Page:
The Apinis weaving collection contains over 150 objects made and used by Latvian migrants, Anna, Ervin and Anita Apinis, in the maintenance of traditional skills and cultural heritage associated with the artistic practice of weaving. It includes brought objects, examples of weaving, photographs and audio visual oral histories. It has been acquired by Museum Victoria in stages since the relationship with the family was first established as part of the immigration and artistic practice project in 1992.
This remarkable collection dates back to 1930, when Anna Apinis commenced studying weaving in Leipaja, Latvia. She spent hours at the Leipaja Ethnographic Museum studying and copying traditional patterns into two notebooks which are now held in the Museum's collection. Anna continued collecting designs during her years in Memmingen, a Displaced Persons camp in Germany, following World War II. The notebooks provide an invaluable record of Latvian weaving patterns and techniques. They also showcase the extent of displacement across Latvia, containing designs from many different regions and providing an insight into some of the items Latvian refugees took with them during their flight from Latvia.
During her time at Memmingen, Anna was asked to weave a traditional Zemgale district wedding costume; however there were no looms in the camp which were large enough to weave the complex costume. Anna's husband, Ervins, designed a multi-draw shaft loom and the bride's fiancé constructed it with the help of fellow refugees using wood scavenged from bombed-out ruins around the camp. This loom is held in Museum Victoria's collection, along with the packing crate in which it was transported.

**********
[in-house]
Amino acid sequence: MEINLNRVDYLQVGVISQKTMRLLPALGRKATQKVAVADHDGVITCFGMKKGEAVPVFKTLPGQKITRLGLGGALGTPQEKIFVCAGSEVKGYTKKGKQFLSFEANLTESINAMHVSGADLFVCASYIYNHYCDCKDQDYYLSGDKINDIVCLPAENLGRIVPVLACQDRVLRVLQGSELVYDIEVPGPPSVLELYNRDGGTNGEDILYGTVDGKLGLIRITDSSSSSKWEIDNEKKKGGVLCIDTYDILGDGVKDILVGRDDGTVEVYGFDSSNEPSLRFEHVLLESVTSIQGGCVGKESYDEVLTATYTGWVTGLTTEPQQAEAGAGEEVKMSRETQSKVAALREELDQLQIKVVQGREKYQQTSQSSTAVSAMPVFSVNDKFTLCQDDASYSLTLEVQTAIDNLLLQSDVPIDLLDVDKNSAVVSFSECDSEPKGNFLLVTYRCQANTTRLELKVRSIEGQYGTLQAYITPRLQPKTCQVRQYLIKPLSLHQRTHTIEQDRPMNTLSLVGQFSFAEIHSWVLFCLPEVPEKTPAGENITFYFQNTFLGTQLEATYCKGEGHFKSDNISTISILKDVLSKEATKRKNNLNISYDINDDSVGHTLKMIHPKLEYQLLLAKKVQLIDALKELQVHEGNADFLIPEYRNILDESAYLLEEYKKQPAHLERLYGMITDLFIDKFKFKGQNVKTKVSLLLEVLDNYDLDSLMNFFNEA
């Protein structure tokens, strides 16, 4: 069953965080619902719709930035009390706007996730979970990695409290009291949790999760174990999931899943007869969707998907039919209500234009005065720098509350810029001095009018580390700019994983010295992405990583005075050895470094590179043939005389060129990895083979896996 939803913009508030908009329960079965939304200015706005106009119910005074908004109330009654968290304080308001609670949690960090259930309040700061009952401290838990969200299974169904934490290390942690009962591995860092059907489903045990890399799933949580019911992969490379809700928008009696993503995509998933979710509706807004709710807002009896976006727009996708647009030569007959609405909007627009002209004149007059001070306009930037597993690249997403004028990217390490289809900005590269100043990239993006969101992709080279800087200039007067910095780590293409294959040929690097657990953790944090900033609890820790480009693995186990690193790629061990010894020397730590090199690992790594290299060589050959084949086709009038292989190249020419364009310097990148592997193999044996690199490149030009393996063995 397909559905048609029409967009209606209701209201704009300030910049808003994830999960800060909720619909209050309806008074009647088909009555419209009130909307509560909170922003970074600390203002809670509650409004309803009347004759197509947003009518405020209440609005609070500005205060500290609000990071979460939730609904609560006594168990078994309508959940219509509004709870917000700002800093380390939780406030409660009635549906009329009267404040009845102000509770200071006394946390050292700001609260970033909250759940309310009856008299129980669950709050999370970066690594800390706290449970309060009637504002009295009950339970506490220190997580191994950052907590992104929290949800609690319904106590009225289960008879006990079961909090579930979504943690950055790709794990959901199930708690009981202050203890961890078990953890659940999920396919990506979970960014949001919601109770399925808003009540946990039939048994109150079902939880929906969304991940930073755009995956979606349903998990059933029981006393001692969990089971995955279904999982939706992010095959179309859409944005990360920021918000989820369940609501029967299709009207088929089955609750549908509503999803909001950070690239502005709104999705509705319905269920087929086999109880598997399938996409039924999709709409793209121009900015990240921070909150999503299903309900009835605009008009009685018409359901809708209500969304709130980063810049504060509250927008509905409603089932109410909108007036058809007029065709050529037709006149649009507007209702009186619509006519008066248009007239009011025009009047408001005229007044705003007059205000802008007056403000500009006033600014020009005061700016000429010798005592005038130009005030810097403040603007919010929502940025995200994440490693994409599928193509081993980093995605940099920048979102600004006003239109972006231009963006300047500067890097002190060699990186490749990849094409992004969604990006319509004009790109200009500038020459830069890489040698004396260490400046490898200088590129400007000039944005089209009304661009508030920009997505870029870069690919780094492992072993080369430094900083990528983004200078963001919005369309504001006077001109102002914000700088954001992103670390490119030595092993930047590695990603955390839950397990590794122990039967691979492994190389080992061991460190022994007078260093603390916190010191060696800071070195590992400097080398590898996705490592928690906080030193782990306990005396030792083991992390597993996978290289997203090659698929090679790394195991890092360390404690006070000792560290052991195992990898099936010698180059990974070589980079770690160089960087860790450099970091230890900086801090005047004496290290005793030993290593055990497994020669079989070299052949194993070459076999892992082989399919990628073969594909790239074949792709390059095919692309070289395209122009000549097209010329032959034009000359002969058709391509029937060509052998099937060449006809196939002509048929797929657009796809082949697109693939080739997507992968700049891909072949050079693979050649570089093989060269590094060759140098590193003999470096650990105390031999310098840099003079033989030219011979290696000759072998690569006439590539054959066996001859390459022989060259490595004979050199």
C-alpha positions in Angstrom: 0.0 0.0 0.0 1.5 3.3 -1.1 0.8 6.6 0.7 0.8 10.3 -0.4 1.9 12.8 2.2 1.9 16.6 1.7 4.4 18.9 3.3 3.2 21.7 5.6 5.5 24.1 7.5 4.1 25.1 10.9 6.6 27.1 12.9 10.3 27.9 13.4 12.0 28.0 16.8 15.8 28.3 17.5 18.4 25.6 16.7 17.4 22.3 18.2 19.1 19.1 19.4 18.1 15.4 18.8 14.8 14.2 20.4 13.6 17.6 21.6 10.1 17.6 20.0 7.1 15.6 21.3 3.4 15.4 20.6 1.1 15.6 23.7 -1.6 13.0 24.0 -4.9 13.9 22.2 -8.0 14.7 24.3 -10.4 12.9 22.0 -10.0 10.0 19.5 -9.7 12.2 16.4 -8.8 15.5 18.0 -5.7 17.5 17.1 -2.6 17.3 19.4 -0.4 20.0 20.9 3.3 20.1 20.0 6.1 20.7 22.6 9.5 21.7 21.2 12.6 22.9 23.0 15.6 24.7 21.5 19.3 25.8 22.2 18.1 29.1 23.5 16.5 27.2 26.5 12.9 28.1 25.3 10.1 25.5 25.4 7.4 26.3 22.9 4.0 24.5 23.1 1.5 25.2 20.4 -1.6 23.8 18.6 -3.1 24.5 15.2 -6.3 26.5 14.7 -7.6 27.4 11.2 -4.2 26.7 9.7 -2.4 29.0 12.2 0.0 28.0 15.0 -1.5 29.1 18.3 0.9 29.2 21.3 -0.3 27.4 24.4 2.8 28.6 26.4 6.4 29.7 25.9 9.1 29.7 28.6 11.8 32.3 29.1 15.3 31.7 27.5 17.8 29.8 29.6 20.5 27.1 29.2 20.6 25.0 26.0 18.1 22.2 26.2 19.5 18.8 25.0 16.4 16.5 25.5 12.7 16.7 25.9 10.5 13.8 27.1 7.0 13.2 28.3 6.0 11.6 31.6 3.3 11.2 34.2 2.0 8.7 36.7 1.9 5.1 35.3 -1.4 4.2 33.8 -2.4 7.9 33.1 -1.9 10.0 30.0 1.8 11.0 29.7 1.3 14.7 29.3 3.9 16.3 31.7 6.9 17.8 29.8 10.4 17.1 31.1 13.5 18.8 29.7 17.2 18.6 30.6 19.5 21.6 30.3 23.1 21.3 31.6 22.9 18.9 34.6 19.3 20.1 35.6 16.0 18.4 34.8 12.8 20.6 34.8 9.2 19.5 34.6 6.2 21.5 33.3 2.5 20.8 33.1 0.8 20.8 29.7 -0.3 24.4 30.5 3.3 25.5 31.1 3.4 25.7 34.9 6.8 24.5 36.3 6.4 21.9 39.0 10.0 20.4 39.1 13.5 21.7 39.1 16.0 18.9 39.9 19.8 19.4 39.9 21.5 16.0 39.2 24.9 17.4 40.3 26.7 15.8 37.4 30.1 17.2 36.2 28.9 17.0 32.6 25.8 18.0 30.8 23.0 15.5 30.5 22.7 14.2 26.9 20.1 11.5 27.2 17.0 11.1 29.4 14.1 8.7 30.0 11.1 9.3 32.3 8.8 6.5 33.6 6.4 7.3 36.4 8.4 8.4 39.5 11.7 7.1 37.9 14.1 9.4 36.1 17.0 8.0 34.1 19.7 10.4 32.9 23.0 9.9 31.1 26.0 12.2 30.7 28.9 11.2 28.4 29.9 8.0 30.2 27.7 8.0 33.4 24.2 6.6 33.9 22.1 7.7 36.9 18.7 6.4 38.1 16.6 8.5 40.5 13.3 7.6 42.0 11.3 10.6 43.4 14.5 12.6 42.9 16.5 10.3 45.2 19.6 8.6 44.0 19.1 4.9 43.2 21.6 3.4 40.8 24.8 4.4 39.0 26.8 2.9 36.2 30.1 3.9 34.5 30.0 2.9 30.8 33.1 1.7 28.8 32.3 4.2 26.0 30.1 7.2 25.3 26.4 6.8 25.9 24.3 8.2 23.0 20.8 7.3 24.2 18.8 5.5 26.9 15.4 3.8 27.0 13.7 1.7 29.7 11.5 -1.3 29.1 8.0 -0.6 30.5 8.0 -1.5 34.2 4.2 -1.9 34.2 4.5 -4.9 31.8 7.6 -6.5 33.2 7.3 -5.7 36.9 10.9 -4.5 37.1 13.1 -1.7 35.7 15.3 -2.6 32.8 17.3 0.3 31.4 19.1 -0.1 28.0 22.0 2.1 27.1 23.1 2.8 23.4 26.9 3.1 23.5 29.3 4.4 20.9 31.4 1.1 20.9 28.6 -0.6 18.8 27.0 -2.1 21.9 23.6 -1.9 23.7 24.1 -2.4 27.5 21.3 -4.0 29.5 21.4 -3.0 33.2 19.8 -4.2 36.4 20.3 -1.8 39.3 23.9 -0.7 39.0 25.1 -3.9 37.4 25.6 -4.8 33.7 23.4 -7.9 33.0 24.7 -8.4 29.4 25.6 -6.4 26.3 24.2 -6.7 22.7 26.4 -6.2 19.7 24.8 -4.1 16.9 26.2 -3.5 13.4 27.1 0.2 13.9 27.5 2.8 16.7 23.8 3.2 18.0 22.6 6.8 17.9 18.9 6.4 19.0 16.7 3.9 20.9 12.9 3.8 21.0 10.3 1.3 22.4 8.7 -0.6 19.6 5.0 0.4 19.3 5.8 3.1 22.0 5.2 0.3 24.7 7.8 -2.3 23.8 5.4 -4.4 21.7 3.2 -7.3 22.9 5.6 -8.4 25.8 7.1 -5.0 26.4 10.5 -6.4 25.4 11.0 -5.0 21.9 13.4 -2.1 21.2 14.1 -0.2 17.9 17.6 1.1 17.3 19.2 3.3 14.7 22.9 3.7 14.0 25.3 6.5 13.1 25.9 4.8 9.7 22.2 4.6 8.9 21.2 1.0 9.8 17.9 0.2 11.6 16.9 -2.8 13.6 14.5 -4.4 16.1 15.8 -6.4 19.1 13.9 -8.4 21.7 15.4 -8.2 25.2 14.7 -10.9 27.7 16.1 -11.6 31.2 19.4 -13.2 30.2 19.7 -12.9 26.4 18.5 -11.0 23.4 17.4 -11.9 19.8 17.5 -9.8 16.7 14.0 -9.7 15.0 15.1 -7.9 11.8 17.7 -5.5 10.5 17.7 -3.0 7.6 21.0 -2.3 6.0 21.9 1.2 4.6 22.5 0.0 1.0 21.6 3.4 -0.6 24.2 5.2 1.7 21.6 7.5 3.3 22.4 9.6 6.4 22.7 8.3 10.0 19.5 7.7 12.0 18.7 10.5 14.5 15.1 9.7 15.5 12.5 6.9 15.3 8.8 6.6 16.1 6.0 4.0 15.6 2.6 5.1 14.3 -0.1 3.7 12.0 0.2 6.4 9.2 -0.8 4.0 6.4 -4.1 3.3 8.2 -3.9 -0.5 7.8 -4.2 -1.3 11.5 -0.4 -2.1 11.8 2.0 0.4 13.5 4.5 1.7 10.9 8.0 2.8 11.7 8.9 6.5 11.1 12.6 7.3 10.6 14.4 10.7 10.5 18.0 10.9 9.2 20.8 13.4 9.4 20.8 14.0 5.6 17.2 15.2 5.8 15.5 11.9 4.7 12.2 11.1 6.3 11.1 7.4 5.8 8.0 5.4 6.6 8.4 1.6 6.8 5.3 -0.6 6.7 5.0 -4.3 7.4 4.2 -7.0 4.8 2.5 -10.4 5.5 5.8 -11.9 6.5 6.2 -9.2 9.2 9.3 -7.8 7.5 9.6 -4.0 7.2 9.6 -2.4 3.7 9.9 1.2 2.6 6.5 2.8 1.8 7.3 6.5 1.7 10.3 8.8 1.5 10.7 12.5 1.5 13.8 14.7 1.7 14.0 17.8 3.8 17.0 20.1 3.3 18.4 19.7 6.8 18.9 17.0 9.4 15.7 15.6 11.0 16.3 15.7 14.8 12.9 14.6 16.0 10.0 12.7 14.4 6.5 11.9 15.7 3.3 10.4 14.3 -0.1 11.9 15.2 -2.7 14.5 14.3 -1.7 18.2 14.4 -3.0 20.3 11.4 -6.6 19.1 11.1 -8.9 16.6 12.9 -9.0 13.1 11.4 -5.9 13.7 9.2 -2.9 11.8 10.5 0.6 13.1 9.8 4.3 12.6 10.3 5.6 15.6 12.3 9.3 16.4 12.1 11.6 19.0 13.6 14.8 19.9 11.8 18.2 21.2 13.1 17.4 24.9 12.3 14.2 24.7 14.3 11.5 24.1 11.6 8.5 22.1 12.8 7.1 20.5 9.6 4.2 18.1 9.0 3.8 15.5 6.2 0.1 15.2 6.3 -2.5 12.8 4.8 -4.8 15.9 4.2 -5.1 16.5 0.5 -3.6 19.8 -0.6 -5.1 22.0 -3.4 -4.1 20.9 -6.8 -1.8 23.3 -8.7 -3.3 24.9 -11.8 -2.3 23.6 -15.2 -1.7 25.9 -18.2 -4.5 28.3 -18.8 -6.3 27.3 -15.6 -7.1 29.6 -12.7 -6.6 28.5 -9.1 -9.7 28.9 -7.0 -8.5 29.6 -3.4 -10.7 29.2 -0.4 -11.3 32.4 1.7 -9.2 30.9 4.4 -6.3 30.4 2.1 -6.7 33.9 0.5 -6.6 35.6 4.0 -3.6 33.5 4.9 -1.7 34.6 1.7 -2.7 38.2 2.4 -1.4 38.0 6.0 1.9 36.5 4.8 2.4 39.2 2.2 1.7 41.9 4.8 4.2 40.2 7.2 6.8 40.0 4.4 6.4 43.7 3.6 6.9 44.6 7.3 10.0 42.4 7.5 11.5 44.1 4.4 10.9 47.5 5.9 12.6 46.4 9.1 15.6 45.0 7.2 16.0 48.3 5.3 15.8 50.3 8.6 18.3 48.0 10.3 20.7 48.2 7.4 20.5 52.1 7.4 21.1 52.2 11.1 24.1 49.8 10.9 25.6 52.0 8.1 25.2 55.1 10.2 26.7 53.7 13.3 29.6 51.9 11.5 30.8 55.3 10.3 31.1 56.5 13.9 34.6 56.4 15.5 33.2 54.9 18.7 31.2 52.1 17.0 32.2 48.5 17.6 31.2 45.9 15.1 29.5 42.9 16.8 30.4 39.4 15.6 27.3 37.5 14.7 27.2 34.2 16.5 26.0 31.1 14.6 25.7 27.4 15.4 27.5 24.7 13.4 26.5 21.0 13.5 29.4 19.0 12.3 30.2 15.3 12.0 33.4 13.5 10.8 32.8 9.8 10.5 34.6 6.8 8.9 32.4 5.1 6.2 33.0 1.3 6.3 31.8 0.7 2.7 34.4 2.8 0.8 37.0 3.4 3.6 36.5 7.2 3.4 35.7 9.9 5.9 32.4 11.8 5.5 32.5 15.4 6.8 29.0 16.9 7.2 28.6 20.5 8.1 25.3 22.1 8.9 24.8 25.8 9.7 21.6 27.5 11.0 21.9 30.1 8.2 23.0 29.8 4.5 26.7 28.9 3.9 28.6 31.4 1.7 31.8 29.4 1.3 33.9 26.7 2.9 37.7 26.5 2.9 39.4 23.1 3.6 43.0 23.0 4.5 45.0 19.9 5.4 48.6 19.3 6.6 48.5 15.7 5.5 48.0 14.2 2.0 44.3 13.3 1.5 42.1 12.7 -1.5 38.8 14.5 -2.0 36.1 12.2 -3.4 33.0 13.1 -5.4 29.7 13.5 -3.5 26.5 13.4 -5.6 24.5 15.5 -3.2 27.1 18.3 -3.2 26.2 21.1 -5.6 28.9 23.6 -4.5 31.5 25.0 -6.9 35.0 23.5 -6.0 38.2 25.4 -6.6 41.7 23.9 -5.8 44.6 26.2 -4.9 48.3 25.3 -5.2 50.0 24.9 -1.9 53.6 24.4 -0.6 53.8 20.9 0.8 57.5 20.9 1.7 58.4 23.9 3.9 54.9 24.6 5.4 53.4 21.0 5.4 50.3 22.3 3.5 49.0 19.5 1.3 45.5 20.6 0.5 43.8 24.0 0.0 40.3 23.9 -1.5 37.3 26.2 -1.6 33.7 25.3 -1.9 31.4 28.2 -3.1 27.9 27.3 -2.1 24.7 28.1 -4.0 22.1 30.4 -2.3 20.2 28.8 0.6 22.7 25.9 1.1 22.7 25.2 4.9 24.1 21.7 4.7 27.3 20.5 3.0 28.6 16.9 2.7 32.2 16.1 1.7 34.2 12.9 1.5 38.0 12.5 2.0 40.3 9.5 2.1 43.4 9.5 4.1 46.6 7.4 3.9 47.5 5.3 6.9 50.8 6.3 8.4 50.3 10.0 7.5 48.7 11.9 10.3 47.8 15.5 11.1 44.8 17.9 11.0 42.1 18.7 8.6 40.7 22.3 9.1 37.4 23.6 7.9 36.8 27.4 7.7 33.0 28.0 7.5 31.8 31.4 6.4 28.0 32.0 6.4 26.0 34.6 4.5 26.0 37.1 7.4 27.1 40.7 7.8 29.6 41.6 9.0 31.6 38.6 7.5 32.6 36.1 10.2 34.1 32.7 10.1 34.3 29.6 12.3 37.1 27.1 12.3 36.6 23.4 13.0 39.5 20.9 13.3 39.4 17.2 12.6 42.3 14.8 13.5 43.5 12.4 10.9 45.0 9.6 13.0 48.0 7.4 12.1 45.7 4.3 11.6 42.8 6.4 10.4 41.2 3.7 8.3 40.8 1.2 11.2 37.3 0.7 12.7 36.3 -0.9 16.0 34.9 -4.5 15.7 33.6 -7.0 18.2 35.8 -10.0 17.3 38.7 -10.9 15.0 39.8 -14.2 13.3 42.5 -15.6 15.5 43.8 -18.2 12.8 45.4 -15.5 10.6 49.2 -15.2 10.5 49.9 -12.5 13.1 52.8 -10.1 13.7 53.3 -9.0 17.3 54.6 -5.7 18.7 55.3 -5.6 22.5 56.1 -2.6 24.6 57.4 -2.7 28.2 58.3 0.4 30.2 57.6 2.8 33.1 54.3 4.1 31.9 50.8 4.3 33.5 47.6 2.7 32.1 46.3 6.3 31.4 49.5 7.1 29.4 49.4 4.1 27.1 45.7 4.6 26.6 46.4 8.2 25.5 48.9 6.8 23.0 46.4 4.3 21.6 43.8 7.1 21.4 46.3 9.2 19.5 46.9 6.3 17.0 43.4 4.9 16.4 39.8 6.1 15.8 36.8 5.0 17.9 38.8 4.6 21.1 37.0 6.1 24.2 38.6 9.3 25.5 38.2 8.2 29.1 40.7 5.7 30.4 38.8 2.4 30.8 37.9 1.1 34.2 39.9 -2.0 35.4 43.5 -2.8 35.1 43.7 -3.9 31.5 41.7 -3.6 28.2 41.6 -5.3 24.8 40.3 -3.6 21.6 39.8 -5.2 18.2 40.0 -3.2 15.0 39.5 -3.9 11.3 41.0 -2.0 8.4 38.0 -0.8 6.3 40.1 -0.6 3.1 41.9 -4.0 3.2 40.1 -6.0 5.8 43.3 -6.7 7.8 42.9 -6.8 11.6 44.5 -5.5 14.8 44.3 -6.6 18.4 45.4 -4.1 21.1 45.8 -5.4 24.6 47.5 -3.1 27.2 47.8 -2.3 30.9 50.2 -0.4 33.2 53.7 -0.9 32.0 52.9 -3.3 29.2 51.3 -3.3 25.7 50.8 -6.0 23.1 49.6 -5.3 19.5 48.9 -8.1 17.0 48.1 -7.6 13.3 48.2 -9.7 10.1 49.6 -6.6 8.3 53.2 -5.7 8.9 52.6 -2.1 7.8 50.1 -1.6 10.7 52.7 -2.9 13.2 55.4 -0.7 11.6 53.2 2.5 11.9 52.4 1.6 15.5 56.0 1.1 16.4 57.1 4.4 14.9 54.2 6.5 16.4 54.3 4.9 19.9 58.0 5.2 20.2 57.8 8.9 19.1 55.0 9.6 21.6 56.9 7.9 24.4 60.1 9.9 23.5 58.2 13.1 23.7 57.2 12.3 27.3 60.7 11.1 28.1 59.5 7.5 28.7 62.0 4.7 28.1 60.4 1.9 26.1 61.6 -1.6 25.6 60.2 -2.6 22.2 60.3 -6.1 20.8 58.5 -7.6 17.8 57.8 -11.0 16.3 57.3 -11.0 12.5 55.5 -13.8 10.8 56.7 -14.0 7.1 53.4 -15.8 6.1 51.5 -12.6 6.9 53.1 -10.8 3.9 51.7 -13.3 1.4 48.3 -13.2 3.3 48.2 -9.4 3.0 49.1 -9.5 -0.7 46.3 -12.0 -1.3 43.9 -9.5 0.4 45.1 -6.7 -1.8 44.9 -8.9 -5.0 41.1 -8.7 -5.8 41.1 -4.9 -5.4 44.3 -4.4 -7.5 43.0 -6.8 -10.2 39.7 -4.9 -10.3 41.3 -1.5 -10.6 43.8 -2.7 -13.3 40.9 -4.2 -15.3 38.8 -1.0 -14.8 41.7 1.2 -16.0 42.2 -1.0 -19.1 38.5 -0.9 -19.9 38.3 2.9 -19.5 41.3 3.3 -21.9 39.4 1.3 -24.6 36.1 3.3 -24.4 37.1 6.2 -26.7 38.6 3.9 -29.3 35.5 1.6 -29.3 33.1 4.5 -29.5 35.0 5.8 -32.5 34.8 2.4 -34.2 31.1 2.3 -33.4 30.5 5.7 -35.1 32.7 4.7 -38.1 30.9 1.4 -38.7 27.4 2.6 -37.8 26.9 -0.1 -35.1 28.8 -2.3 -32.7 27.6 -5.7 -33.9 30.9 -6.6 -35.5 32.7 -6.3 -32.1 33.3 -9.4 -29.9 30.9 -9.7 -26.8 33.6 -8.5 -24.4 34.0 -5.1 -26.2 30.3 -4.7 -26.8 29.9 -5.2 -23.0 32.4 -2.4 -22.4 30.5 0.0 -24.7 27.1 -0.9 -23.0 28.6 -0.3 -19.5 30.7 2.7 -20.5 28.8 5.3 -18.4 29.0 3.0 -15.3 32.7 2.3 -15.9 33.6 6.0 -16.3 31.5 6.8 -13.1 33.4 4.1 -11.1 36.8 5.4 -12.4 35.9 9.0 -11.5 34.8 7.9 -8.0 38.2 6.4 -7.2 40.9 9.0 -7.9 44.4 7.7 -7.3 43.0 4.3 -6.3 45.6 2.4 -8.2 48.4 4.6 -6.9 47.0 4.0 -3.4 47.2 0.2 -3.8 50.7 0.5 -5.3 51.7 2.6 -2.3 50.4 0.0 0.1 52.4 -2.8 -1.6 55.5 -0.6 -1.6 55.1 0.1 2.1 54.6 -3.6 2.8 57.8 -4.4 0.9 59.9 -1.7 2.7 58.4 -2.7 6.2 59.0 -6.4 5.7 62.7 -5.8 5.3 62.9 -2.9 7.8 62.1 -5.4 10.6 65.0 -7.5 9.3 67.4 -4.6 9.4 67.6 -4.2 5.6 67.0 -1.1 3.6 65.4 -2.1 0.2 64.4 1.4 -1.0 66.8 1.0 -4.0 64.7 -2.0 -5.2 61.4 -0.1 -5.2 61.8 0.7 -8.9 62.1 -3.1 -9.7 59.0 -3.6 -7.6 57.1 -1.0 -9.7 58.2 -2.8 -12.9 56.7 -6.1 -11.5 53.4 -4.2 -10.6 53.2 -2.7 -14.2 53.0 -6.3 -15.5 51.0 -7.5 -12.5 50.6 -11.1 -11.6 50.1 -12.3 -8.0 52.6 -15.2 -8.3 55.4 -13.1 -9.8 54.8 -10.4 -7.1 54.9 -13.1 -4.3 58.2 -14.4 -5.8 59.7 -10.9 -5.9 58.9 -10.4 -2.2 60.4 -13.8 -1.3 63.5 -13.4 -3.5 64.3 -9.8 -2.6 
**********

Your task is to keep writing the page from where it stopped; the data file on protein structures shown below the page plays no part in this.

In 1950 Anna and Ervins migrated to Australia, with their son Erik and Anna's father, Ernest, bringing the loom with them. Anna found it difficult to find suitable weaving materials in post-war Australia, so Ervins designed and built an unplying machine, using cans, scrap metal and wood. He then used the machine to unply balls of wool to make weaving threads for Anna. This machine is also part of the Museum's collection. Anna became one of the few suppliers of fabric for Latvian national costumes in Australia in the 1950s and 1960s, and exhibited her weaving nationally, at exhibitions and Latvian cultural festivals. Museum Victoria's collection contains several examples of this traditional weaving created by Anna, which highlight the importance of cultural maintenance by the Latvian community in Australia during this period.
Anna kept her cultural traditions alive through her daughter, Anita, who she taught to weave. Anita incorporates both modern and traditional elements in her weaving, using traditional symbols primarily for aesthetic reasons, although she is aware of their meanings and origins. The pieces created by Anita in Museum Victoria's collection are illustrative of the creation of 'meaning-general' crafts. These are often used by expatriate communities as a means of maintaining parts of their cultural heritage and traditional skills, although the objects created often becoming separated from their traditional meanings and uses, coming instead to signify a broader cultural or ethnic identity.
The weaving tools and equipment, weavings, notebooks, photographs, and audio and film interviews with Anna and Ervins all contribute to documenting the artistic practices of these remarkable women, as well as the migration experiences of the Apinis family, the role of men in craft practices, and the history of the post-war expatriate Latvian community in Australia.
Art, Artists, Crafts, Cultural Identity, Cultural Traditions, Displaced Persons, Immigration, Latvian Communities, Latvian Immigration, National Costumes, Post War Migration, Textiles, Traditional Costumes, Weaving, World War II, 1939-1945